Capertee Valley Hydrology Project
Kandos School of Cultural Adaptation and Capertee Valley Landcare
Created in response to long-term drought in the region, The Capertee Valley Hydrology Project was an ambitious multi-year initiative based around a number of cultural and community gatherings designed to work towards repairing eroded waterways across the catchment. Incorporated into the entire project was the Capertee Weaving Water community creative engagement.
Bringing together farmers, artists, scientists, community members and Traditional custodians through multiple projects since 2019, the initiative has had a profound impact within the valley community, catalysing conversations around agricultural philosophy, regenerative farming and celebrating the things that support and connect. The Capertee community is dispersed throughout the valley, so making opportunities to gather has underpinned the activities and brought joy and wellbeing in the face of bushfire crises, extended drought and Covid-19 impacts.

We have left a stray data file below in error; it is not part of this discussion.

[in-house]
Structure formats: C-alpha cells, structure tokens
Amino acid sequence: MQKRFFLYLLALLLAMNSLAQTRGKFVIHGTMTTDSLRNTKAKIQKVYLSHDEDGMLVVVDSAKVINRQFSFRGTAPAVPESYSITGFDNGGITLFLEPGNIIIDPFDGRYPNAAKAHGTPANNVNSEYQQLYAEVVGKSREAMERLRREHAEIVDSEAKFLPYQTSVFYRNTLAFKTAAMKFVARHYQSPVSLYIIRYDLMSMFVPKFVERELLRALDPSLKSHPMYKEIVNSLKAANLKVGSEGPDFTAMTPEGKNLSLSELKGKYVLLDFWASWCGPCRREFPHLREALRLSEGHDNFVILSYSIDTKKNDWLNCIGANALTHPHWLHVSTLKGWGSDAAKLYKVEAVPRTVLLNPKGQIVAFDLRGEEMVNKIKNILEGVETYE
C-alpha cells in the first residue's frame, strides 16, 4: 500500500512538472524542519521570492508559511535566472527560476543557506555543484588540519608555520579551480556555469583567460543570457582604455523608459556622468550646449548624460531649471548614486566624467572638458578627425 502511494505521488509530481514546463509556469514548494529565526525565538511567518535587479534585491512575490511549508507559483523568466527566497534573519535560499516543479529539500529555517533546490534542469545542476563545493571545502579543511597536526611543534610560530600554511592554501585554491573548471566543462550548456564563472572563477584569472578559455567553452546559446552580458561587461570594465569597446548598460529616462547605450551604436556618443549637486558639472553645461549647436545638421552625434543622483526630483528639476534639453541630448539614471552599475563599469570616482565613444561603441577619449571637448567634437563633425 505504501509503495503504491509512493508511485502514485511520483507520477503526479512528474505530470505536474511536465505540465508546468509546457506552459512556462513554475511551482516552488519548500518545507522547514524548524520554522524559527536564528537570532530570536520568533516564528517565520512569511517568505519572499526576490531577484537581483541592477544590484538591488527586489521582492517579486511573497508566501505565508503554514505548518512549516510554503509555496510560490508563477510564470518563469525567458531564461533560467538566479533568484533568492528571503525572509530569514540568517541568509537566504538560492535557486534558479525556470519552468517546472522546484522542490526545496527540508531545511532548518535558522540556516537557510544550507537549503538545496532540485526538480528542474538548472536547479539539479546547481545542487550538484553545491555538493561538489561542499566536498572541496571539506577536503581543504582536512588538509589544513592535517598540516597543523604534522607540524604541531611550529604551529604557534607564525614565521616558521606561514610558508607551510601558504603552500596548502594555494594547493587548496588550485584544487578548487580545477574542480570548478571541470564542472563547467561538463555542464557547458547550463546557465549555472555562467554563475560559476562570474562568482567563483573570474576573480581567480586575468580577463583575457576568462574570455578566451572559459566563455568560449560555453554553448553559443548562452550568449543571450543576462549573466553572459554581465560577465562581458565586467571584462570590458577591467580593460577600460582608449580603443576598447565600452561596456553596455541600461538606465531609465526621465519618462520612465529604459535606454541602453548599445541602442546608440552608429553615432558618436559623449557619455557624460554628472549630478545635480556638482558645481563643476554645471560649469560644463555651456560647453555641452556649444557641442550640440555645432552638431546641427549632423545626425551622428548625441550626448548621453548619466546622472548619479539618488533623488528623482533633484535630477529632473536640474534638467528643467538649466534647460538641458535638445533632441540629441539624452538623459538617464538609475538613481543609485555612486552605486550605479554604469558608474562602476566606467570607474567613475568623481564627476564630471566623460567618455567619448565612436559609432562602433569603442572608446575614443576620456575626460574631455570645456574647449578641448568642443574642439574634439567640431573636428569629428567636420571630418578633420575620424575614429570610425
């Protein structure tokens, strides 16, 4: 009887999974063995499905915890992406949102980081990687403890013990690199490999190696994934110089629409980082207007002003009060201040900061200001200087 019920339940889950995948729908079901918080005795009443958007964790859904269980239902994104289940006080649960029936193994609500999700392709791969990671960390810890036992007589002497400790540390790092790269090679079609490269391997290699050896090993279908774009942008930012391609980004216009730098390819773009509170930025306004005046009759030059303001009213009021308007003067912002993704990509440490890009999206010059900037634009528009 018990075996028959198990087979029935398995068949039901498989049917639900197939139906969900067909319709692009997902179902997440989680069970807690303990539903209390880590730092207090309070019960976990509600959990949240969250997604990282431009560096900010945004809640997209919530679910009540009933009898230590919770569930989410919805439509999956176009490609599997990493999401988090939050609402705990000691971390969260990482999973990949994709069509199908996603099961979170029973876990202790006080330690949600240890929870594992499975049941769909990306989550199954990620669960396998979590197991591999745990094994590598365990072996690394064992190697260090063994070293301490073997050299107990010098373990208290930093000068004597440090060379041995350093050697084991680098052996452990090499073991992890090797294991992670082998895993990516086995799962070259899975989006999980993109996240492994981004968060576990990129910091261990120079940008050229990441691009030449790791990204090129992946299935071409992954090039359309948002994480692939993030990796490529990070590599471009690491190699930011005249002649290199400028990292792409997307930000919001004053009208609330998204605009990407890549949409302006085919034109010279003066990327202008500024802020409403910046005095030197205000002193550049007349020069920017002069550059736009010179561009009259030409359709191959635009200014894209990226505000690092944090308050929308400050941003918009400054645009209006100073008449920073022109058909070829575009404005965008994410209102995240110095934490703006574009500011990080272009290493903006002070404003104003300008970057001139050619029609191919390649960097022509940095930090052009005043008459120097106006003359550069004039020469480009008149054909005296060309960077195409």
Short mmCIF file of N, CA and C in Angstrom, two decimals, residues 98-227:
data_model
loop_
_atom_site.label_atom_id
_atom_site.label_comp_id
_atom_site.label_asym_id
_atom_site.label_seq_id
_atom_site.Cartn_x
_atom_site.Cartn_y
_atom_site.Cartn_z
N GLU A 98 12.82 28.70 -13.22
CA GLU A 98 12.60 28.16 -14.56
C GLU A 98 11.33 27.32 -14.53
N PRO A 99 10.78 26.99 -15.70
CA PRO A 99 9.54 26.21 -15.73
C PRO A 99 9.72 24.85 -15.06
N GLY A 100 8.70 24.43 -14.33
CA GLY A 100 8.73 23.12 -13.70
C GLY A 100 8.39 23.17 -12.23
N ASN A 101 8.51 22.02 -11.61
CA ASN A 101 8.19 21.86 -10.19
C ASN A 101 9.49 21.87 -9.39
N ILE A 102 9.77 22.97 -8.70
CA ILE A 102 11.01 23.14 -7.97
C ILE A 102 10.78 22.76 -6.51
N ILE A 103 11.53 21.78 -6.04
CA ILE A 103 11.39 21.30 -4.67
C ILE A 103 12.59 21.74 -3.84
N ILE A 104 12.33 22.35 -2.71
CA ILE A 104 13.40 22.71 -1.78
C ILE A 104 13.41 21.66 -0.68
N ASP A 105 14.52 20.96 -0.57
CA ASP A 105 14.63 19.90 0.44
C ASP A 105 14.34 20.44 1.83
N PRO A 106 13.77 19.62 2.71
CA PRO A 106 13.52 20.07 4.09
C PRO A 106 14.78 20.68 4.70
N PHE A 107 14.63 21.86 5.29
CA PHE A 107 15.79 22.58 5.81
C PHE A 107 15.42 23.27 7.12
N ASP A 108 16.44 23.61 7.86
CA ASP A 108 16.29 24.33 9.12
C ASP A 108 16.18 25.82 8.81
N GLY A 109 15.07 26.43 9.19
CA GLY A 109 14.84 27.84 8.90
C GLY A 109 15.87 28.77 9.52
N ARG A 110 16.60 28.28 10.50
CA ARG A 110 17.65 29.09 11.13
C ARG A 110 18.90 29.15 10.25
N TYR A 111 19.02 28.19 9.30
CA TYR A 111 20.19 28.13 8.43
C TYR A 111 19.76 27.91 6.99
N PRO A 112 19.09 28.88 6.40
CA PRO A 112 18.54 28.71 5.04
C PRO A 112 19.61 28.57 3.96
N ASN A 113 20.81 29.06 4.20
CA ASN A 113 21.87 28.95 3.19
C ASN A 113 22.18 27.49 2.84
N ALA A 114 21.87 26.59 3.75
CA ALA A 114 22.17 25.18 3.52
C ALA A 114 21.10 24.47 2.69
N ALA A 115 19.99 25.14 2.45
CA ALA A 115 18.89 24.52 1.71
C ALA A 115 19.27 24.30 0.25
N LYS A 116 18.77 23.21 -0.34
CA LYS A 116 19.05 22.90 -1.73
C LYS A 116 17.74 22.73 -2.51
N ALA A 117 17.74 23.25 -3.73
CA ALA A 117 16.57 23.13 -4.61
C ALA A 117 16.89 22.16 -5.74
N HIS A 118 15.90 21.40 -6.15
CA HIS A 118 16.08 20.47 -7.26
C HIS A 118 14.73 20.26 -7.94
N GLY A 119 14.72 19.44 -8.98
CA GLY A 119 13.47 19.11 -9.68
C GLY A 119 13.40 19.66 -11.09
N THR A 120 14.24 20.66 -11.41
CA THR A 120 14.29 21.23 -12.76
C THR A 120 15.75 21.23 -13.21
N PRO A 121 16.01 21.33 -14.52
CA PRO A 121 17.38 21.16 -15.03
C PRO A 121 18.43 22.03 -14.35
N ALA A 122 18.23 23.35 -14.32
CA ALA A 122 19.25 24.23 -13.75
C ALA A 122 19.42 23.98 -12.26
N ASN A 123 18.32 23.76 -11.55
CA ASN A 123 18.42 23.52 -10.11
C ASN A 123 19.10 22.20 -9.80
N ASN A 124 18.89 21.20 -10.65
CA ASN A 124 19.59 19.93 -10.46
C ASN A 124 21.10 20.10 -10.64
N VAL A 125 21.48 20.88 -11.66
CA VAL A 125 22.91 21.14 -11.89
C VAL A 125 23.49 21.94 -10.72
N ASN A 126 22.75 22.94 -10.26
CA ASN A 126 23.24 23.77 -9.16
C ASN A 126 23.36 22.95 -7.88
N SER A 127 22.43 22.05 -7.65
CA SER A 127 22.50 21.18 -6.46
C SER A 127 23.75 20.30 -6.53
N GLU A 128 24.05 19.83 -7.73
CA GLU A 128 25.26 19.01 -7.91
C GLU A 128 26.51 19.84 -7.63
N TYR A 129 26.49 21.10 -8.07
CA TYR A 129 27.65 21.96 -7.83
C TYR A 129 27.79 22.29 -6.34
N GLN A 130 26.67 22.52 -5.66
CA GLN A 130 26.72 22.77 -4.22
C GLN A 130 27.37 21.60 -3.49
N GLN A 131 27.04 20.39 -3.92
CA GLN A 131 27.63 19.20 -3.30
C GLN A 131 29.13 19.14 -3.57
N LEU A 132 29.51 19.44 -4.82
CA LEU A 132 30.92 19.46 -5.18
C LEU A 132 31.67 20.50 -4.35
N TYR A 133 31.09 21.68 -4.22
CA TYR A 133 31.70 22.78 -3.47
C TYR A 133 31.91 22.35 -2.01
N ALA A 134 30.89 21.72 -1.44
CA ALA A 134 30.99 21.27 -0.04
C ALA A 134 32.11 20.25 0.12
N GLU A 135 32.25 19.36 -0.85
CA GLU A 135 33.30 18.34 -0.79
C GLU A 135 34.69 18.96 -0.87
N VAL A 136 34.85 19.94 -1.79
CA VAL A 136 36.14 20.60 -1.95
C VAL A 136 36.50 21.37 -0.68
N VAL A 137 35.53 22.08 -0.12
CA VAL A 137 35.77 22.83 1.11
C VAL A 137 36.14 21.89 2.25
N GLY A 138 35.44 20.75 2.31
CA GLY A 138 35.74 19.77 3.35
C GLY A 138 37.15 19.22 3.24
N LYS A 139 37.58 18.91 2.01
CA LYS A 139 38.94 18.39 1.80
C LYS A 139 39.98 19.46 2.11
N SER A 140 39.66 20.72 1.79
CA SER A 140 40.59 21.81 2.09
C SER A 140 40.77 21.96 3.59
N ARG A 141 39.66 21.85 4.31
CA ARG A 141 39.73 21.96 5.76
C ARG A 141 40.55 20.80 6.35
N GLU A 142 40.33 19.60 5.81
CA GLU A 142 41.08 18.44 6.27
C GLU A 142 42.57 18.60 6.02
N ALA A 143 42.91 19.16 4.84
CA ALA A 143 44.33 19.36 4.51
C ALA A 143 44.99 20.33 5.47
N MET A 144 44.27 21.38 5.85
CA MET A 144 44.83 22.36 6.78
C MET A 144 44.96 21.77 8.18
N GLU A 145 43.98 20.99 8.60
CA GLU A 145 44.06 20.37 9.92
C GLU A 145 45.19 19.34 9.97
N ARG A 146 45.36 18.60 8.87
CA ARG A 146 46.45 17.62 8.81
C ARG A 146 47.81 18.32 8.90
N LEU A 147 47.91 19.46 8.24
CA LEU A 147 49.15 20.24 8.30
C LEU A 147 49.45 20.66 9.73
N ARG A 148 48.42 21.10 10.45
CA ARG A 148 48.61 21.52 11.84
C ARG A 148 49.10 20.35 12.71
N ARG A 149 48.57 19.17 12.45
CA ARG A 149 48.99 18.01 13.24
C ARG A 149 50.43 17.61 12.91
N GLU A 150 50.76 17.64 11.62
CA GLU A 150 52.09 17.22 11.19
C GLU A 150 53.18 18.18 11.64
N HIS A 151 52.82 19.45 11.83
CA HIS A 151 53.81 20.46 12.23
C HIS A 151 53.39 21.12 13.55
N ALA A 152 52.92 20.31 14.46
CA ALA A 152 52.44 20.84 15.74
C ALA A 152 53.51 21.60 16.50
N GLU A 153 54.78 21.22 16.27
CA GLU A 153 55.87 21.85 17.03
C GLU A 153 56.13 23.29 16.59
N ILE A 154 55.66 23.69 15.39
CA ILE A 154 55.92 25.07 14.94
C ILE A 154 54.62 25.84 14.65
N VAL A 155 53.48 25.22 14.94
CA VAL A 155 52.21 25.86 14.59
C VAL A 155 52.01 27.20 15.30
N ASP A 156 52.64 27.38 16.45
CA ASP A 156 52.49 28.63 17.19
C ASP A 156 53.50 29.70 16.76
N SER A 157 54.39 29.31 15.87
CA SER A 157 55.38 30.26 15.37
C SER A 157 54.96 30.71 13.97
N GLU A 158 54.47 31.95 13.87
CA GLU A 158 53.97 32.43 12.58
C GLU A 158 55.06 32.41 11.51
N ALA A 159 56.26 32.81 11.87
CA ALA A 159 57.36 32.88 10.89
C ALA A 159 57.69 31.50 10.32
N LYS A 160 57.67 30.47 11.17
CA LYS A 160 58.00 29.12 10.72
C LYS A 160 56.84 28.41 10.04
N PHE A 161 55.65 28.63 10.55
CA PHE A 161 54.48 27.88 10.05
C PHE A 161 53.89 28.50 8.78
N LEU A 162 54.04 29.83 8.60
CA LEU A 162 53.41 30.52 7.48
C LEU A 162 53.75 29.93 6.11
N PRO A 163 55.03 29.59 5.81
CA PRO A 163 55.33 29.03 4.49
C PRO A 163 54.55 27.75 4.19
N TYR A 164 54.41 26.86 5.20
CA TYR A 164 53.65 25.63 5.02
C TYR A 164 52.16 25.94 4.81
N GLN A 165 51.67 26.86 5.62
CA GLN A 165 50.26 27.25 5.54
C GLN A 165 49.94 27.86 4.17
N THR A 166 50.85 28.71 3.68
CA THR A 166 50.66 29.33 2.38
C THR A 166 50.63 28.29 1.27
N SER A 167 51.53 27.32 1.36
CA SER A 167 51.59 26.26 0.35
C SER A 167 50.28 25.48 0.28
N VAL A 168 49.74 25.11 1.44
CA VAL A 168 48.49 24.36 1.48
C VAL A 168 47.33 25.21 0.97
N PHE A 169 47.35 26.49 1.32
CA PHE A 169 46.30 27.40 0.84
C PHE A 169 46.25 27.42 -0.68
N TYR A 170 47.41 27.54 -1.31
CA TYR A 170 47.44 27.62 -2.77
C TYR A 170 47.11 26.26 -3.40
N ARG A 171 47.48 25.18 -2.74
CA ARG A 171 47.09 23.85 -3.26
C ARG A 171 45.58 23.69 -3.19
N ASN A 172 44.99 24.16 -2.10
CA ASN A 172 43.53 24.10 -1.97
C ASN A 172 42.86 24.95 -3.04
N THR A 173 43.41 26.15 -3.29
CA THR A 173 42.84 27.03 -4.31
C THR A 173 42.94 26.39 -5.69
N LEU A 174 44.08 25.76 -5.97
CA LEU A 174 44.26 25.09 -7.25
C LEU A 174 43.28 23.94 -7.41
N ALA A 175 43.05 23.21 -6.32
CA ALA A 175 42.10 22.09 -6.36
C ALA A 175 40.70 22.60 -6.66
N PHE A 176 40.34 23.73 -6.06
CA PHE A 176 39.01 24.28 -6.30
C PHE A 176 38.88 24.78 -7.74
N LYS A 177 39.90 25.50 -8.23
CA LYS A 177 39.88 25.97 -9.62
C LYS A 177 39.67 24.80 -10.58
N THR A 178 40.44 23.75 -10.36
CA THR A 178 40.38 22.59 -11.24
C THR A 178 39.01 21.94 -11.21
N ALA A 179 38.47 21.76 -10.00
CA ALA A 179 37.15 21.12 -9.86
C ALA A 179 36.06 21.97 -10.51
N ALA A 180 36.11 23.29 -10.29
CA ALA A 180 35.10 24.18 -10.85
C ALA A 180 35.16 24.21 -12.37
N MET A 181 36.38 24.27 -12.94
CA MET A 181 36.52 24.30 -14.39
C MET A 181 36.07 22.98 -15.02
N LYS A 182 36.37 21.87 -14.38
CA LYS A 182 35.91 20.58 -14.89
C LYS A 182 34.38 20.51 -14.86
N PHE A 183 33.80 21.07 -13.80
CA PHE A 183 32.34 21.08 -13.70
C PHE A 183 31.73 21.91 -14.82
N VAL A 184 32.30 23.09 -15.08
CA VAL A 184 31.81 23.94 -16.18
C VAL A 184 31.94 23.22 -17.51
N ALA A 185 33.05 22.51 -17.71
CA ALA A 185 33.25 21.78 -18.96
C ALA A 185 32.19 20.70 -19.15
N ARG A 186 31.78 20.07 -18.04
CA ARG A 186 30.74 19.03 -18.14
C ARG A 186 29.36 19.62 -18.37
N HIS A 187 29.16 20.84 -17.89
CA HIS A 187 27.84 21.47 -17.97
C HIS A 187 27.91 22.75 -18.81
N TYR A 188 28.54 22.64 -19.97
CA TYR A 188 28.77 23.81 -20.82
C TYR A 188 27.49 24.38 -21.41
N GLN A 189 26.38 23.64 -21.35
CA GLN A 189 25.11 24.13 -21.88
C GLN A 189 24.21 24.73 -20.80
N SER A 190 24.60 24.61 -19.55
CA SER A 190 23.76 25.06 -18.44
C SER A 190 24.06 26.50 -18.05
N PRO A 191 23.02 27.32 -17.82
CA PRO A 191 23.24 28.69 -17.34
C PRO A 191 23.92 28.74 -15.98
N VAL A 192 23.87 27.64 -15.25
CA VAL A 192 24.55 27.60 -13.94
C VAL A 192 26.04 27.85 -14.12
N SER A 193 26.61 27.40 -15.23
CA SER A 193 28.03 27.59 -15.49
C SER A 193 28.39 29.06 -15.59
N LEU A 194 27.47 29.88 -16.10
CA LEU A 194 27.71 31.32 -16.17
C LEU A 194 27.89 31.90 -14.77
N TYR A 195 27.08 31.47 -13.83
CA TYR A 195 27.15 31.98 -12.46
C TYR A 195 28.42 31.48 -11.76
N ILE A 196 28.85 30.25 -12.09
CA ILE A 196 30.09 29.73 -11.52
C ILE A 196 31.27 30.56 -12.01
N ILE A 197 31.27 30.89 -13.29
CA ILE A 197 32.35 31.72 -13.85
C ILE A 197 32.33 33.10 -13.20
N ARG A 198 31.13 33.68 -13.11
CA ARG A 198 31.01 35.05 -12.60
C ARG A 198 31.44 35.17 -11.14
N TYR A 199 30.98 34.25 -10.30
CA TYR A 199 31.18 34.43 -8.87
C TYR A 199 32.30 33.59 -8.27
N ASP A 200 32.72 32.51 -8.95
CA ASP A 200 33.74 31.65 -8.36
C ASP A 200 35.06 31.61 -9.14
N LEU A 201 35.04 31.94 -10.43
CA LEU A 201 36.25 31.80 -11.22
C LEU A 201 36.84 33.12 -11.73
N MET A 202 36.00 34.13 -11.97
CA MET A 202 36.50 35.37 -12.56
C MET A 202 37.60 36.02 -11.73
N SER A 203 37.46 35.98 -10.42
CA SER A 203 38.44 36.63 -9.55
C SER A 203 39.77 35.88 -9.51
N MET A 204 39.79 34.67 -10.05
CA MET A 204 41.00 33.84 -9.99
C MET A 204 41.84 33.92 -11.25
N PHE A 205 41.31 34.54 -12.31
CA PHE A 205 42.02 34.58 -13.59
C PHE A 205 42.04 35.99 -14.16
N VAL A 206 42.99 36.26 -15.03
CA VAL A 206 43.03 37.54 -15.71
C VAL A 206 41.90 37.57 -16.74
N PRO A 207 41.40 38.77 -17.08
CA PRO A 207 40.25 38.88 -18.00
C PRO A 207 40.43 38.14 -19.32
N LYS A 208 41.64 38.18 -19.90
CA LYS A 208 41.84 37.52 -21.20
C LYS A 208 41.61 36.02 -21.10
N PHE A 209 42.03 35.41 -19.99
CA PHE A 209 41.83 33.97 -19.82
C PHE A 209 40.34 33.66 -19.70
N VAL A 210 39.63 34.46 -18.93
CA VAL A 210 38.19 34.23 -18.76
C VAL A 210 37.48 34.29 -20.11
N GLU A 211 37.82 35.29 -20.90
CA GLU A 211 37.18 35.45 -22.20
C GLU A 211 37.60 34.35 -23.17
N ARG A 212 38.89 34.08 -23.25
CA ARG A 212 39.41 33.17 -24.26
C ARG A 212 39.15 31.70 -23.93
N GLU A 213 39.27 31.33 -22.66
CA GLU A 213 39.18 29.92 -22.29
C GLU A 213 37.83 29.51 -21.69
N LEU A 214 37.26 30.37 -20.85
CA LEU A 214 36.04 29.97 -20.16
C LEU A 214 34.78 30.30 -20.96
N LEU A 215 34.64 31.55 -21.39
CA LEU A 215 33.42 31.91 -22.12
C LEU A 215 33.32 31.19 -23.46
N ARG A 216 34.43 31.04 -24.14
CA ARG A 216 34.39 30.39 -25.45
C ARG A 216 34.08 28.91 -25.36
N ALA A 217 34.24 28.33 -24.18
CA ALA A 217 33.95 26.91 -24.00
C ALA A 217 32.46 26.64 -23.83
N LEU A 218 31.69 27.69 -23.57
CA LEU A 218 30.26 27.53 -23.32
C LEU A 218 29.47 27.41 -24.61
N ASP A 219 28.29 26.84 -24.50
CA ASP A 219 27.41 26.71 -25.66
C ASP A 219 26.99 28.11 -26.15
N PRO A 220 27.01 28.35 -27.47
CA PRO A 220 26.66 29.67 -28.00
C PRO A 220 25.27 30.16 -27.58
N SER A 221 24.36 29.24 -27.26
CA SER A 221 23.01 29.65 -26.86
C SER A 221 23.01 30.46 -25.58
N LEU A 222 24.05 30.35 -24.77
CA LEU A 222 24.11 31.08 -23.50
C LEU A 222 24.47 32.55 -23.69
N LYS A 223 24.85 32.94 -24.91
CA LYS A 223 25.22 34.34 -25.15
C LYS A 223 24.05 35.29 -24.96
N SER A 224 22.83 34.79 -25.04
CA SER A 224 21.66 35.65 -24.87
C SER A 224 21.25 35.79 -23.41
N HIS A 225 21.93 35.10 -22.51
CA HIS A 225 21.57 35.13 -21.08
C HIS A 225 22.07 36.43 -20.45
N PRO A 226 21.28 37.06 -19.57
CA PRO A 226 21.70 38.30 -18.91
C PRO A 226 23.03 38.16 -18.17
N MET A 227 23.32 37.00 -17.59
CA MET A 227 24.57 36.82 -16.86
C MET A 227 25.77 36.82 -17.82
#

Some of the key individuals involved in the project are were Kerrie Cooke of Capertee Valley Landcare; artist and Traditional custodian of the Dabee, Peter Swain; Kandos School of Cultural Adaptation artists, Leanne Thompson and Georgie Pollard; and master weavers Peter Williamson and Lanny Mackenzie.
Highlights include the reimagining of traditional Water Ceremony for community led by Peter Swain, a large landscape-based ephemeral woven sculpture led by Leanne Thompson, and a mapping project led by Georgie Pollard to map Capertee’s waterways and gather stories of people’s relationship to water in the valley.
The final stages of the project culminated at the recent Cementa Festival in Kandos in May 2022 with documentation including maps, photos and videos. Georgie Pollard exhibited her completed map artwork and Leanne Thompson created a participatory installation made of woven grass string and bamboo that Cementa visitors contributed to throughout the weekend.